By 3pm Colm decided to stay, but left us to our own devices, just checking in on us every now and then to monitor baby’s heartbeat. I remember helping with crossword clues and being stumped by “edible fish” 7 letters... Alun was taking his timekeeping duties very seriously and meticulously recorded the length and frequency of every contraction. I didn’t need to tell him when they started or finished anymore, it was getting pretty obvious as I was quite vocal at this stage – God only knows what my neighbours were thinking! I had hoped to listen to my Gentlebirth cd’s again, but the MP3 player had run out of batteries and we didn’t think to re-charge it. I was sick once or twice and beginning to realise things were definitely progressing. I didn’t feel the need for pain relief... yet, as I wanted to hold out for as long as possible as all that was available to me at home was gas and air.
As it was dinner time, the guys were tucking into some bean stew and I don’t think I’ll ever forget the smell – I was having enough issues keeping breakfast down. I always thought I’d be able to eat and certainly want to eat during labour but not so. I drank a lot of water but just about managed half a yoghurt all day, which wasn’t going to help when I got tired later.
I think it was about 7pm when Lisa, a midwife who was observing homebirths with Colm arrived after her shift at the hospital, and it was great to have another calming gentle person around us. I was beginning to wonder how far we had left to go or even how far we had come. I was dreading being told only “1cm” or something like that. Baby’s heartbeat was still a steady 140, never flickered.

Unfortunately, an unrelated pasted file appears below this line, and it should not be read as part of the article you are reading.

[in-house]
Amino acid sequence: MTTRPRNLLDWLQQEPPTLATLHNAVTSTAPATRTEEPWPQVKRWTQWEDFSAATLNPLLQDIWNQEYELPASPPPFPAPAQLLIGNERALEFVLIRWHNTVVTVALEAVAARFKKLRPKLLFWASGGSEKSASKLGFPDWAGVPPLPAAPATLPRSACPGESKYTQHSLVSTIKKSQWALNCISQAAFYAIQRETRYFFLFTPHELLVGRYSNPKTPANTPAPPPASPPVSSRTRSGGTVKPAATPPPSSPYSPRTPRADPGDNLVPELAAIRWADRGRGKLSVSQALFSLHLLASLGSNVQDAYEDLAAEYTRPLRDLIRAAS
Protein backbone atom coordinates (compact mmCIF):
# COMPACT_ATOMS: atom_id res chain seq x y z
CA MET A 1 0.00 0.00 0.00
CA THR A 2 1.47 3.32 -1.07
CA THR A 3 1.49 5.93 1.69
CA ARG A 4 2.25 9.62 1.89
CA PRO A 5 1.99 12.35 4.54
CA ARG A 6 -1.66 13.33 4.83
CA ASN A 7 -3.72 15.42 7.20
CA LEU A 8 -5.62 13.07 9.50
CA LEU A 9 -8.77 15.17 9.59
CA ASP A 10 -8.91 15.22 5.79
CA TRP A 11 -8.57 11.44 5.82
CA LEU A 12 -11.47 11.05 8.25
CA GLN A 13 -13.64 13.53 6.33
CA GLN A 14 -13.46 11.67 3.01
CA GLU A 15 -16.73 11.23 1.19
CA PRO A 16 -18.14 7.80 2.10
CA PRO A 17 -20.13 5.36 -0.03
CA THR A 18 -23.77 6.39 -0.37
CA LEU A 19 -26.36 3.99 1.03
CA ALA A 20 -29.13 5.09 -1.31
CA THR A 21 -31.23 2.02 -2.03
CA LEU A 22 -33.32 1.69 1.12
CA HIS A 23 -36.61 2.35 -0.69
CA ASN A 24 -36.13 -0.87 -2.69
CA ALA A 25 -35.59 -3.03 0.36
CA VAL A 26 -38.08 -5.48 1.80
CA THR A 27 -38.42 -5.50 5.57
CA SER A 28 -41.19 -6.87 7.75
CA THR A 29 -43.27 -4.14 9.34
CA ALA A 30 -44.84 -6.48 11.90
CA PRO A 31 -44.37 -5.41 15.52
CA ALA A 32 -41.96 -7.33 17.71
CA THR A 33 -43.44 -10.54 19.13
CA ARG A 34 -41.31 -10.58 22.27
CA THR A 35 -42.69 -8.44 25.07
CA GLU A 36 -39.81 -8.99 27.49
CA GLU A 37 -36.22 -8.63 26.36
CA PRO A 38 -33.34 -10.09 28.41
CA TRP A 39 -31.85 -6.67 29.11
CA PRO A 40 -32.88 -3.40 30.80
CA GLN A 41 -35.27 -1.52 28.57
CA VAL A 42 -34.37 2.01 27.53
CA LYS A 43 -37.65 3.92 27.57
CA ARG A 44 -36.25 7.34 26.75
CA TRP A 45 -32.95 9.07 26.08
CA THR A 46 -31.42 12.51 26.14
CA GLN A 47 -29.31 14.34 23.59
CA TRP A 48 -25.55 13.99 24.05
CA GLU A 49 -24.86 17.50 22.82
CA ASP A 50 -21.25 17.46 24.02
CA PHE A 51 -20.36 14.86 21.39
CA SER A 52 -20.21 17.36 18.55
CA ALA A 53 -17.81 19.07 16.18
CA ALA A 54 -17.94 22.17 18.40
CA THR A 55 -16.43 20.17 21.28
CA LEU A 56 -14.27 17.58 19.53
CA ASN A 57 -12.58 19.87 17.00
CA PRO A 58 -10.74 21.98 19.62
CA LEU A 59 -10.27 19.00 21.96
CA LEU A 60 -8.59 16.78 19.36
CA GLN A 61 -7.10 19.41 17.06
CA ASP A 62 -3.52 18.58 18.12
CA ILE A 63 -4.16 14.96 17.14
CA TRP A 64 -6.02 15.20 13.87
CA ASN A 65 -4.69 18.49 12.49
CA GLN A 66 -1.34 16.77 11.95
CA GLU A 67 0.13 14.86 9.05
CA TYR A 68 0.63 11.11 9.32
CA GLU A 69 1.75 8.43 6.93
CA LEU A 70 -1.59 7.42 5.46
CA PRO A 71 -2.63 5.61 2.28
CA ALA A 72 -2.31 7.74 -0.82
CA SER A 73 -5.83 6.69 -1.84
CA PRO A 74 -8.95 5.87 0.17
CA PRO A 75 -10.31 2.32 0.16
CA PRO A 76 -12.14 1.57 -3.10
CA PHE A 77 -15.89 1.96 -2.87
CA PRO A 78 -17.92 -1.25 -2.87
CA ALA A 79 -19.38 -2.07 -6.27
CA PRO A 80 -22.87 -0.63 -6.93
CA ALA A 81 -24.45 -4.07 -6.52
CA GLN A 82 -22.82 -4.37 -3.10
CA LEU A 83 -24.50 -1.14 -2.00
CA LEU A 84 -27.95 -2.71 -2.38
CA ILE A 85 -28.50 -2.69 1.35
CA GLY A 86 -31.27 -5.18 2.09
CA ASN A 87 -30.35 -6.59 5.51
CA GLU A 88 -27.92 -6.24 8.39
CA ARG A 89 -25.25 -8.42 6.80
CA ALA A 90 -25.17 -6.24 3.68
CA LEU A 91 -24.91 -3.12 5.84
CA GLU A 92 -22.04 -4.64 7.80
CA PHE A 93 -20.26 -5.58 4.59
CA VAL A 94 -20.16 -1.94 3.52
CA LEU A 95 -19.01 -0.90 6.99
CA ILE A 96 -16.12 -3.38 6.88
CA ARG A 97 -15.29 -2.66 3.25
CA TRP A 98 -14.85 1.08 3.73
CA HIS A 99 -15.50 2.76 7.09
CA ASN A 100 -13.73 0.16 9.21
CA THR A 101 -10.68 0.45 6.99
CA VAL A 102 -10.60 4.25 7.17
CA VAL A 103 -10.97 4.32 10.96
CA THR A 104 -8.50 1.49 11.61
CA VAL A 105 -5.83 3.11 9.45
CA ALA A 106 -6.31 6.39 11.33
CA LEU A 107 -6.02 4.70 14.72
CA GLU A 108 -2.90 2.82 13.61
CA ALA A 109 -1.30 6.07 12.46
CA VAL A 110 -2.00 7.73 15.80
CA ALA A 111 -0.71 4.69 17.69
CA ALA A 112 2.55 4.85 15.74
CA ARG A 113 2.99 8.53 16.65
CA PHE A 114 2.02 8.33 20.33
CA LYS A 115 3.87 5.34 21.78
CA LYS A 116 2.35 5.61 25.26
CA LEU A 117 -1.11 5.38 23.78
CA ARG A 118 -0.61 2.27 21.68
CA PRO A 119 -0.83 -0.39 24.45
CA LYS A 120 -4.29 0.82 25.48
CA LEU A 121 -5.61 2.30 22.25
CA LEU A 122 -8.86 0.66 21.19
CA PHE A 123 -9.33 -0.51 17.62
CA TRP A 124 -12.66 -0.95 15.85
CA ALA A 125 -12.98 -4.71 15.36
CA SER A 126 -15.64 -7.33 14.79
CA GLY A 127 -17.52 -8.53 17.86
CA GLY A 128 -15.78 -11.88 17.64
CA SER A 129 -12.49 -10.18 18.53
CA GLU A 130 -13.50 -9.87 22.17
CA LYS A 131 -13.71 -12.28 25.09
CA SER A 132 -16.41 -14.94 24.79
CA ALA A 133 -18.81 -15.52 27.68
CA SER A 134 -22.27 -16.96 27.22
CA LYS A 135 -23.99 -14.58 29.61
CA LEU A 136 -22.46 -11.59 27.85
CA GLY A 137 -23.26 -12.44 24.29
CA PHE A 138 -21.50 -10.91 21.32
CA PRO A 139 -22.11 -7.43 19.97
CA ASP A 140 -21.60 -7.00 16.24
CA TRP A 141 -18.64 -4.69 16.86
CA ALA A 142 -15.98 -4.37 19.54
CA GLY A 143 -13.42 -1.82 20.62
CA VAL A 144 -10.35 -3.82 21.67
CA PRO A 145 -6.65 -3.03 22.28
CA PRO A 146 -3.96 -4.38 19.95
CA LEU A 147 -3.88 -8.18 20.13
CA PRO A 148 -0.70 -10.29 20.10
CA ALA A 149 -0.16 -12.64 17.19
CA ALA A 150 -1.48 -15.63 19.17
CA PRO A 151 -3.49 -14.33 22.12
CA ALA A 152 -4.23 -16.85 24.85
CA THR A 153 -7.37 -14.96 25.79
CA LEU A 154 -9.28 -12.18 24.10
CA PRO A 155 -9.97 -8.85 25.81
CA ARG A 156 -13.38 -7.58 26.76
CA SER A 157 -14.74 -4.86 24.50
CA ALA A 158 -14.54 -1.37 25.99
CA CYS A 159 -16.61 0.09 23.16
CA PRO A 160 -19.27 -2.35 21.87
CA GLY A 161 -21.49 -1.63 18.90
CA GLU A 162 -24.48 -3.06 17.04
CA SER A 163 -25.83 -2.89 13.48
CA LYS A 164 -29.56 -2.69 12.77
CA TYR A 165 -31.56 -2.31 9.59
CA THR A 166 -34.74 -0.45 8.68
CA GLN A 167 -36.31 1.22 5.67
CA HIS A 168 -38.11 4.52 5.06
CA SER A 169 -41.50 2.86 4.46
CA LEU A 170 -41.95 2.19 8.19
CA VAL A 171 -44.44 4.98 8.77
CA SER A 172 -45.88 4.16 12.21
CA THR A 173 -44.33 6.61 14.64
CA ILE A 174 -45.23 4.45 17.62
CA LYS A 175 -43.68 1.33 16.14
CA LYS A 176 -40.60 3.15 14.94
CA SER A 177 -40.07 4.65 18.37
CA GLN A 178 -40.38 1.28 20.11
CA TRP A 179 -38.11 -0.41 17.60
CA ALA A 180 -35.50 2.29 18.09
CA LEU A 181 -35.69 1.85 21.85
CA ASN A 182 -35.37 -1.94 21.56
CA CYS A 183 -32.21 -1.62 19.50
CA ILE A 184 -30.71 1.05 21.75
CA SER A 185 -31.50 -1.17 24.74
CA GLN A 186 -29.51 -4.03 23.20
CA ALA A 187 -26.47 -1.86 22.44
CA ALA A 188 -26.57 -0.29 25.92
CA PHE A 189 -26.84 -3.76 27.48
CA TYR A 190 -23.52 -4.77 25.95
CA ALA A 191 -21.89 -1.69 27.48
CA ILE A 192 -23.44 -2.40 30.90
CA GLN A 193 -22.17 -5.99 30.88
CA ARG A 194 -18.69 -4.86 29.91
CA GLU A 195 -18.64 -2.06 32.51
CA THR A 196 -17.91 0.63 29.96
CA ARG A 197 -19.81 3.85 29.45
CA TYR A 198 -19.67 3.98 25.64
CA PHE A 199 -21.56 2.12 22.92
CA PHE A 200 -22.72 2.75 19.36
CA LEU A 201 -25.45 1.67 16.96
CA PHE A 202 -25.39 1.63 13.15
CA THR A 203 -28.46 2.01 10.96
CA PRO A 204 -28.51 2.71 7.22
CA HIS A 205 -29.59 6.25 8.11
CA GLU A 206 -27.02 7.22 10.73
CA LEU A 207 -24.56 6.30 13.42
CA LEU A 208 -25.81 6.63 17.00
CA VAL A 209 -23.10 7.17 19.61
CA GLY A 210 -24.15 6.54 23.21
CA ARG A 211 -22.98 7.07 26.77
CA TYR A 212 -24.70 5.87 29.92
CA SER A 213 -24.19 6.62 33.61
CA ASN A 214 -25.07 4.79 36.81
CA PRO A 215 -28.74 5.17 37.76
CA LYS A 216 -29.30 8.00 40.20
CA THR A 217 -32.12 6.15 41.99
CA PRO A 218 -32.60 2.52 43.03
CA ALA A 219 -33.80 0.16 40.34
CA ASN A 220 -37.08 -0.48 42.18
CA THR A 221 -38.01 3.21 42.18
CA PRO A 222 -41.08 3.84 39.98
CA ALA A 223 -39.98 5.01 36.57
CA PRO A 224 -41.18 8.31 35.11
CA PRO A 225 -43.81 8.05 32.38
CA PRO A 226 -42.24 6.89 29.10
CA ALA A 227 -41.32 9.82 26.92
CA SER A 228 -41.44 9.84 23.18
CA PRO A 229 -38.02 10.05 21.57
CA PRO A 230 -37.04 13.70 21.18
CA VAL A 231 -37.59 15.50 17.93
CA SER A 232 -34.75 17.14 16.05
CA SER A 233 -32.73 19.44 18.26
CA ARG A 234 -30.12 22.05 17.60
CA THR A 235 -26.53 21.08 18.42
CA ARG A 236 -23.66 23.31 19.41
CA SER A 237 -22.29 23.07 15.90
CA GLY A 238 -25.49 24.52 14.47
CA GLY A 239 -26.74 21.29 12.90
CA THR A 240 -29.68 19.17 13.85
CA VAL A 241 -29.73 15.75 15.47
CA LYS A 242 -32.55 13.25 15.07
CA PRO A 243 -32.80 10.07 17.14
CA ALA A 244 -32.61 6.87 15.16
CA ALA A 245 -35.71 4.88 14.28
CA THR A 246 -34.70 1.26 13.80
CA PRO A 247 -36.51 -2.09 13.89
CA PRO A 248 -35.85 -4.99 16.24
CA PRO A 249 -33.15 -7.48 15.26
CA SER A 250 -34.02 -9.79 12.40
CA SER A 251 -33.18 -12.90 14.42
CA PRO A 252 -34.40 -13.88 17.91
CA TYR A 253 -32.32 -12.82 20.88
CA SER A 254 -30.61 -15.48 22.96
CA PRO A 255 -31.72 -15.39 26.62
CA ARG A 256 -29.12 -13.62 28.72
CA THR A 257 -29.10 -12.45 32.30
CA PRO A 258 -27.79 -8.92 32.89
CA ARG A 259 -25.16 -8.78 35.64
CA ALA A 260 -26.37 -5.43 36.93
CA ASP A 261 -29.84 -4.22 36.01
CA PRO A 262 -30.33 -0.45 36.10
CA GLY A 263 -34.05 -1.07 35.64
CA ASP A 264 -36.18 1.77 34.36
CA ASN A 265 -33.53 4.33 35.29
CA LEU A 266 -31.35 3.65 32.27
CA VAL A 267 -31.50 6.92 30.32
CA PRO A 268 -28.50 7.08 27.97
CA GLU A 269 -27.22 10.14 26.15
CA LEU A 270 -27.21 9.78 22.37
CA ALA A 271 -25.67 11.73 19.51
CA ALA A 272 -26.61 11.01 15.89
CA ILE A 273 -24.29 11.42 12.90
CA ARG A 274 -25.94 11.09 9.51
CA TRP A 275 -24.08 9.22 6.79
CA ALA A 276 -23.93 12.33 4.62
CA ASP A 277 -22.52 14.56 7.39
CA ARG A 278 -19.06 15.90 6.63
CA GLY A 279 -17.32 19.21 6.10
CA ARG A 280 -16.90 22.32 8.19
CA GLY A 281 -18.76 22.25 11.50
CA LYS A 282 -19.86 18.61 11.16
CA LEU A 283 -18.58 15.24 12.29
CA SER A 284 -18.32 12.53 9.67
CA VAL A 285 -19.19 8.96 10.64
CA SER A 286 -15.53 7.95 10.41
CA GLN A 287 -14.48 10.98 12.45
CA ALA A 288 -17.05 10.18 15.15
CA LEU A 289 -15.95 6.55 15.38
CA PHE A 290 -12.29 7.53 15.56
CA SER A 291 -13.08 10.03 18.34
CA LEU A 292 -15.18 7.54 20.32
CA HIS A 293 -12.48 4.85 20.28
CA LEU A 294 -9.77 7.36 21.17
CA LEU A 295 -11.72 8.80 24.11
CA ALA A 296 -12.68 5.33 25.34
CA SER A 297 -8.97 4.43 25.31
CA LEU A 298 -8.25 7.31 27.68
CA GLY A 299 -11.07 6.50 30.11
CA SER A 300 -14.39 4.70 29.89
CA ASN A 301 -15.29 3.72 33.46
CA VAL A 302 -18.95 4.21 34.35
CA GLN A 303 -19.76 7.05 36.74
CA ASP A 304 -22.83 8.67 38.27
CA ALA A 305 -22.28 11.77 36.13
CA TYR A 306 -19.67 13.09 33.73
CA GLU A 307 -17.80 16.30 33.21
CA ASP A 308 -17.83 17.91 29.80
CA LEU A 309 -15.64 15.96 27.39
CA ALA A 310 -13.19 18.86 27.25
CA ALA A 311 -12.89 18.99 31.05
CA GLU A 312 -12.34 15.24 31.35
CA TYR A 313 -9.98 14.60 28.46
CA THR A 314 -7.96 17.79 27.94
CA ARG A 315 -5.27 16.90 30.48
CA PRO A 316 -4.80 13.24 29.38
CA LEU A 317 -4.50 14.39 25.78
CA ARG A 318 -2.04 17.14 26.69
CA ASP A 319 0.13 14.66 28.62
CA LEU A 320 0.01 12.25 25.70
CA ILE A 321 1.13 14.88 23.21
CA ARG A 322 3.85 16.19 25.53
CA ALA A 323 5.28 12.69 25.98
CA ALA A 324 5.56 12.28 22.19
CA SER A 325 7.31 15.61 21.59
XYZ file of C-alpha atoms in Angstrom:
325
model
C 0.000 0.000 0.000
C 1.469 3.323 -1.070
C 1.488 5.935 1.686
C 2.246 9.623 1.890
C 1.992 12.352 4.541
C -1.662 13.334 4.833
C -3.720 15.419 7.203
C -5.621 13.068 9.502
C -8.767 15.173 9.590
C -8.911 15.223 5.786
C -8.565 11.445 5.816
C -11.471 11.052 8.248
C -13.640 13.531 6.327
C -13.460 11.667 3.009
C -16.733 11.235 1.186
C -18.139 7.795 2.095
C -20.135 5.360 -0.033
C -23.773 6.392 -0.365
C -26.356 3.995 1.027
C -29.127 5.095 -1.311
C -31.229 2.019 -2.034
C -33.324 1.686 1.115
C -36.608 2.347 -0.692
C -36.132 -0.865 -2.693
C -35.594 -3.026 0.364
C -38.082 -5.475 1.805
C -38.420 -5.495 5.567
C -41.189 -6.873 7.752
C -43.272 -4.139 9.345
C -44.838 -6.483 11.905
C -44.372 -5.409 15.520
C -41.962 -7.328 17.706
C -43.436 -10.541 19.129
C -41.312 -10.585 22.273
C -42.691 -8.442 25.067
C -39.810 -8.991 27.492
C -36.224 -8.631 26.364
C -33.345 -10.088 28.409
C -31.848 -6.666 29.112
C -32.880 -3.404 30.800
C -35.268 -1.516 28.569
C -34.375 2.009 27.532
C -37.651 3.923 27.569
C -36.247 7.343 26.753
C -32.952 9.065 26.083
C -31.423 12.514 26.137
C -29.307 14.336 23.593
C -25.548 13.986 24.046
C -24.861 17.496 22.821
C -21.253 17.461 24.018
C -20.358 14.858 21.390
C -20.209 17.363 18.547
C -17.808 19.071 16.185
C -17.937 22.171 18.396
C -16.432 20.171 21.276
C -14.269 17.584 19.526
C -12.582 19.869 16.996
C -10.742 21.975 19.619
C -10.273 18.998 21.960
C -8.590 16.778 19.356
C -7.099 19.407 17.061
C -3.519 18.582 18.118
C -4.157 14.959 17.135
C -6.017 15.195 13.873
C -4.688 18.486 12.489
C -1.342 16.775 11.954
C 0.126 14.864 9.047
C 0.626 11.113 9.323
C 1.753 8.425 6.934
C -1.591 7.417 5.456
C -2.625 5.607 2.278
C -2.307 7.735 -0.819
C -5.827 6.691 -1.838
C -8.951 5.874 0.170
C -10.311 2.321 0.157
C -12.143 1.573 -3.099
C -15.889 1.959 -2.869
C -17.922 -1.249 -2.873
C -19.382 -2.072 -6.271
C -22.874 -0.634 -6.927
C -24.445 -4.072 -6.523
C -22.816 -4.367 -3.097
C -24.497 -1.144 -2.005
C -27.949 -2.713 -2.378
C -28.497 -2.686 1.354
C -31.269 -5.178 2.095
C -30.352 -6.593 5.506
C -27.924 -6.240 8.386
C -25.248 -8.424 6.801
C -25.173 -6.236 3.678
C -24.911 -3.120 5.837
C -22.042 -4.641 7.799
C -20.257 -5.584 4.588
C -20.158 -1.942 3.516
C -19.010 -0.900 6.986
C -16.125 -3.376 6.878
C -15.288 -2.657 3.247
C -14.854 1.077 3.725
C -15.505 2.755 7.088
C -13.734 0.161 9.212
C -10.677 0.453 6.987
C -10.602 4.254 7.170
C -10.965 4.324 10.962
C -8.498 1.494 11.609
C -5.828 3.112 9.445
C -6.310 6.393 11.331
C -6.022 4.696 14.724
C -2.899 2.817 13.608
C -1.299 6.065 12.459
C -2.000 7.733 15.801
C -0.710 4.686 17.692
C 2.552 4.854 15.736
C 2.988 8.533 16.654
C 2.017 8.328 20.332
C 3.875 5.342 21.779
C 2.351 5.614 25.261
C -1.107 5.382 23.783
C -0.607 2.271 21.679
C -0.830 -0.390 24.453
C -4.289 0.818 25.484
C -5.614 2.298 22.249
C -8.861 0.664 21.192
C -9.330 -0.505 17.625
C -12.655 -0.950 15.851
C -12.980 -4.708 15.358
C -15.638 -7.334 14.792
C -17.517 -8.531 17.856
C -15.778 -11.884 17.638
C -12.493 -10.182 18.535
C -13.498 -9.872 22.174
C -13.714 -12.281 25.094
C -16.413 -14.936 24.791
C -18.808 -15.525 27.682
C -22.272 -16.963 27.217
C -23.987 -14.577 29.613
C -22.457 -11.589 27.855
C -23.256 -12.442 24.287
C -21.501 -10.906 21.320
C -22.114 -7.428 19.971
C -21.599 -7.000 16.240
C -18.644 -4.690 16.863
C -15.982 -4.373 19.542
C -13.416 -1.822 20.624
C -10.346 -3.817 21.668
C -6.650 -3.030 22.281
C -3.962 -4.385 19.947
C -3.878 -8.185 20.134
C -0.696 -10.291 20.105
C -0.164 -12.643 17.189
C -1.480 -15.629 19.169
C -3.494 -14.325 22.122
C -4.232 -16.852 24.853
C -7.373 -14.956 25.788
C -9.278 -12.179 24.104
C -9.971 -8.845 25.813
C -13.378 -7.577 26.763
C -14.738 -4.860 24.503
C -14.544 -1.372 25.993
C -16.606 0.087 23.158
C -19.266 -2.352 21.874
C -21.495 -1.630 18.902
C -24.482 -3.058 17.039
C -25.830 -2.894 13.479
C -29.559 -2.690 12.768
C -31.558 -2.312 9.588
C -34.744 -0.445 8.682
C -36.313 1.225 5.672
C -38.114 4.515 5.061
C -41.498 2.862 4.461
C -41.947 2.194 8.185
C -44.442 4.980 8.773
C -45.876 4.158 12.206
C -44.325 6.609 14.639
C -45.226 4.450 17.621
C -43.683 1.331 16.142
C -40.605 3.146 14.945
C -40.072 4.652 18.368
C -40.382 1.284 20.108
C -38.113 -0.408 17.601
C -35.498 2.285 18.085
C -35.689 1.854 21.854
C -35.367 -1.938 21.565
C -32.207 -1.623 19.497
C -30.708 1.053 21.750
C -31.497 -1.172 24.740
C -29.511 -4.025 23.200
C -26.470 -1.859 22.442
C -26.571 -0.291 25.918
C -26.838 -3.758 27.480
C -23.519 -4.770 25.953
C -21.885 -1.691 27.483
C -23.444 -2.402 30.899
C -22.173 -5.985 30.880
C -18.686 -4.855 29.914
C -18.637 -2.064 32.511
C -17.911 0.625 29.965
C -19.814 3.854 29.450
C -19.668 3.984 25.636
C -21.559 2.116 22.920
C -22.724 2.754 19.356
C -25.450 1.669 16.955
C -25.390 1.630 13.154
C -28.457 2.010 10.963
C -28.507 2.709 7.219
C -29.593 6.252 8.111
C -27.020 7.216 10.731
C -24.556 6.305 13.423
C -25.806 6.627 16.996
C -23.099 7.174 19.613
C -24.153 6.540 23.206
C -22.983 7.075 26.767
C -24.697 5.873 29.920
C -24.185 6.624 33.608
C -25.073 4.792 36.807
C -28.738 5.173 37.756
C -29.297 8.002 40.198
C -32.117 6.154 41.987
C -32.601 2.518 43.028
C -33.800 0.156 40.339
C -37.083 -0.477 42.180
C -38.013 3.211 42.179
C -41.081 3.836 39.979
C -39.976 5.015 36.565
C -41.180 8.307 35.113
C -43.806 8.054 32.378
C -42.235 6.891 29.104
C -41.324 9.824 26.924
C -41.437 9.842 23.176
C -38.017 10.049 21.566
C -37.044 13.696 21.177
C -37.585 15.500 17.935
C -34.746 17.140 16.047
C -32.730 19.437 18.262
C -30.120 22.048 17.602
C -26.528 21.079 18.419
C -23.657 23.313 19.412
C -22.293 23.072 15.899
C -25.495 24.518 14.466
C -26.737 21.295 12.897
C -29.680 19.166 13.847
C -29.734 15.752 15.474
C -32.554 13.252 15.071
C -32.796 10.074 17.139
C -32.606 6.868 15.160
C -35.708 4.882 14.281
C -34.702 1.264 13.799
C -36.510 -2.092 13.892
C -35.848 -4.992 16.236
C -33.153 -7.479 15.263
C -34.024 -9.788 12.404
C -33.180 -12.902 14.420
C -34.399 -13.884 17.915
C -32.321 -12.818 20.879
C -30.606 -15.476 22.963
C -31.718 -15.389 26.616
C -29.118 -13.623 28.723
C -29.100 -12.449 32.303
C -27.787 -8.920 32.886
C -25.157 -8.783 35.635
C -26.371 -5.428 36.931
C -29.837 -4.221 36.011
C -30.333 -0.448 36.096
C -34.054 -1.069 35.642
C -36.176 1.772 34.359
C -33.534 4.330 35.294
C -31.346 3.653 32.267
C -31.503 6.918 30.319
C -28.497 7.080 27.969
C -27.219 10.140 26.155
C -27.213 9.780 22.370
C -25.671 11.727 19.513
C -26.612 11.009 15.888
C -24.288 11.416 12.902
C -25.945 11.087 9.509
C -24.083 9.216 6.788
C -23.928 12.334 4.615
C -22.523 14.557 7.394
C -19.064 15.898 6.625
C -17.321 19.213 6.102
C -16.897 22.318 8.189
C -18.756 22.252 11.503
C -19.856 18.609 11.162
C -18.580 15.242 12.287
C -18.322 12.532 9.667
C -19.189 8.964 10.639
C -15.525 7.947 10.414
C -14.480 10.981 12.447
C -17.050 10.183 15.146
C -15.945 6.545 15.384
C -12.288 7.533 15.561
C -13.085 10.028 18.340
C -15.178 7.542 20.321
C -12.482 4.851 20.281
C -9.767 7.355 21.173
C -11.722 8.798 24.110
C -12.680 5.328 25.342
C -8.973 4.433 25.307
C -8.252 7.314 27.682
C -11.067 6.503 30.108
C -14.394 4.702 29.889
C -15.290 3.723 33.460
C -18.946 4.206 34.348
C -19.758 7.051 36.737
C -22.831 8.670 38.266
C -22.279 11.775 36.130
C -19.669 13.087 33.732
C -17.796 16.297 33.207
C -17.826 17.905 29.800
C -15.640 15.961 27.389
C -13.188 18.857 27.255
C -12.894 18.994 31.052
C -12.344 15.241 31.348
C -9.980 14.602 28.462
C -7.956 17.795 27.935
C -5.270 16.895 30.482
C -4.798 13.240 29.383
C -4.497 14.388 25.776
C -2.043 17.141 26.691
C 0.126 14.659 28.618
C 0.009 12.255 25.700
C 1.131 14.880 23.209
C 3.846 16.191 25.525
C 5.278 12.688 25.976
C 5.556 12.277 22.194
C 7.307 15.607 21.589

Colm suggested he could do an internal if I wanted, and at that point I needed to know where we were and agreed. It wasn’t the most comfortable thing in the world, but found out I was about 8cm which was a relief! I was getting more and more tired though, and the contractions weren’t waves any more, but felt more “square” – just one intense pulse that my entire body was fighting against rather than working with. We had tried the tens machine earlier, but it had been entirely useless (think mobile phone strapped to back, or even mild electrocution!) Now I found myself with my head buried in the pillows on my bed and my bum in the air, probably trying to slow things down so I could get a rest!

Colm mentioned that hospital and the epidural were still an option if I felt I needed it, which was all well and good – it would have been getting off the bed and out the door that would have been the problem! I remember seeing Alun sitting dejected on the loo at this stage and I though t to myself I’d better perk up a bit, cause if he was about to give up, then I was going to have no chance. I considered using the gas and air, but as I still felt queasy, and I didn’t want to be tied to anything it really didn’t seem worth it at this stage. I think it was around now that Colm mentioned the need to change the energy in the apartment – and he was so right. Everything had become stale and tired. Apparently baby hadn’t quite turned it’s back to my front so a “walk” was suggested. I thought getting up to standing would be a major achievement!